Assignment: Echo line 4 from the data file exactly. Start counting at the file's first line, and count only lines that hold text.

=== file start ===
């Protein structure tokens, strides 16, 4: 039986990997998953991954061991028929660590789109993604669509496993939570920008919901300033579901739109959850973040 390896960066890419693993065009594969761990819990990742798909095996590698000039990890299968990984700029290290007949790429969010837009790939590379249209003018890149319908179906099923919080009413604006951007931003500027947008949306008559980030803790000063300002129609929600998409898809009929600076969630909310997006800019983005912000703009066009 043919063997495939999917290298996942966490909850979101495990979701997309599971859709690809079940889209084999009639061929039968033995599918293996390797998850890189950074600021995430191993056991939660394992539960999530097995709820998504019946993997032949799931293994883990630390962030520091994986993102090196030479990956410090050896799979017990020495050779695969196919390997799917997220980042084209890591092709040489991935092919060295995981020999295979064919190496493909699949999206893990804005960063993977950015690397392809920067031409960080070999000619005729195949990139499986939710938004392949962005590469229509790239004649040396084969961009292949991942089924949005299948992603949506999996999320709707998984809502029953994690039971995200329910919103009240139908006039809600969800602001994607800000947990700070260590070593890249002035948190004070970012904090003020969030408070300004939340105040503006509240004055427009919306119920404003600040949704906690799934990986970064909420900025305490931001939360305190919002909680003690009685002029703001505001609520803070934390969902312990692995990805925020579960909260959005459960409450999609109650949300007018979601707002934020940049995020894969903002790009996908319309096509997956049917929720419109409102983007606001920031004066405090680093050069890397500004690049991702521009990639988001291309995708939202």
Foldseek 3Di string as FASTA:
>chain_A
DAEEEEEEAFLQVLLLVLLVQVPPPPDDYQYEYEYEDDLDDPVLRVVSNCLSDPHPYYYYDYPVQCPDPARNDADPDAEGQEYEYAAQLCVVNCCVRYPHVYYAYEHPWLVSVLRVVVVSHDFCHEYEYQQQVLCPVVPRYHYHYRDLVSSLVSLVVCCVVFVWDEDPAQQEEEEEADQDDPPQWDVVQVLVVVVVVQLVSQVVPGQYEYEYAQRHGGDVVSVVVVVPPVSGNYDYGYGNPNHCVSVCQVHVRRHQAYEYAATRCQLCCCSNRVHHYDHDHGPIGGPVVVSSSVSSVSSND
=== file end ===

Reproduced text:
DAEEEEEEAFLQVLLLVLLVQVPPPPDDYQYEYEYEDDLDDPVLRVVSNCLSDPHPYYYYDYPVQCPDPARNDADPDAEGQEYEYAAQLCVVNCCVRYPHVYYAYEHPWLVSVLRVVVVSHDFCHEYEYQQQVLCPVVPRYHYHYRDLVSSLVSLVVCCVVFVWDEDPAQQEEEEEADQDDPPQWDVVQVLVVVVVVQLVSQVVPGQYEYEYAQRHGGDVVSVVVVVPPVSGNYDYGYGNPNHCVSVCQVHVRRHQAYEYAATRCQLCCCSNRVHHYDHDHGPIGGPVVVSSSVSSVSSND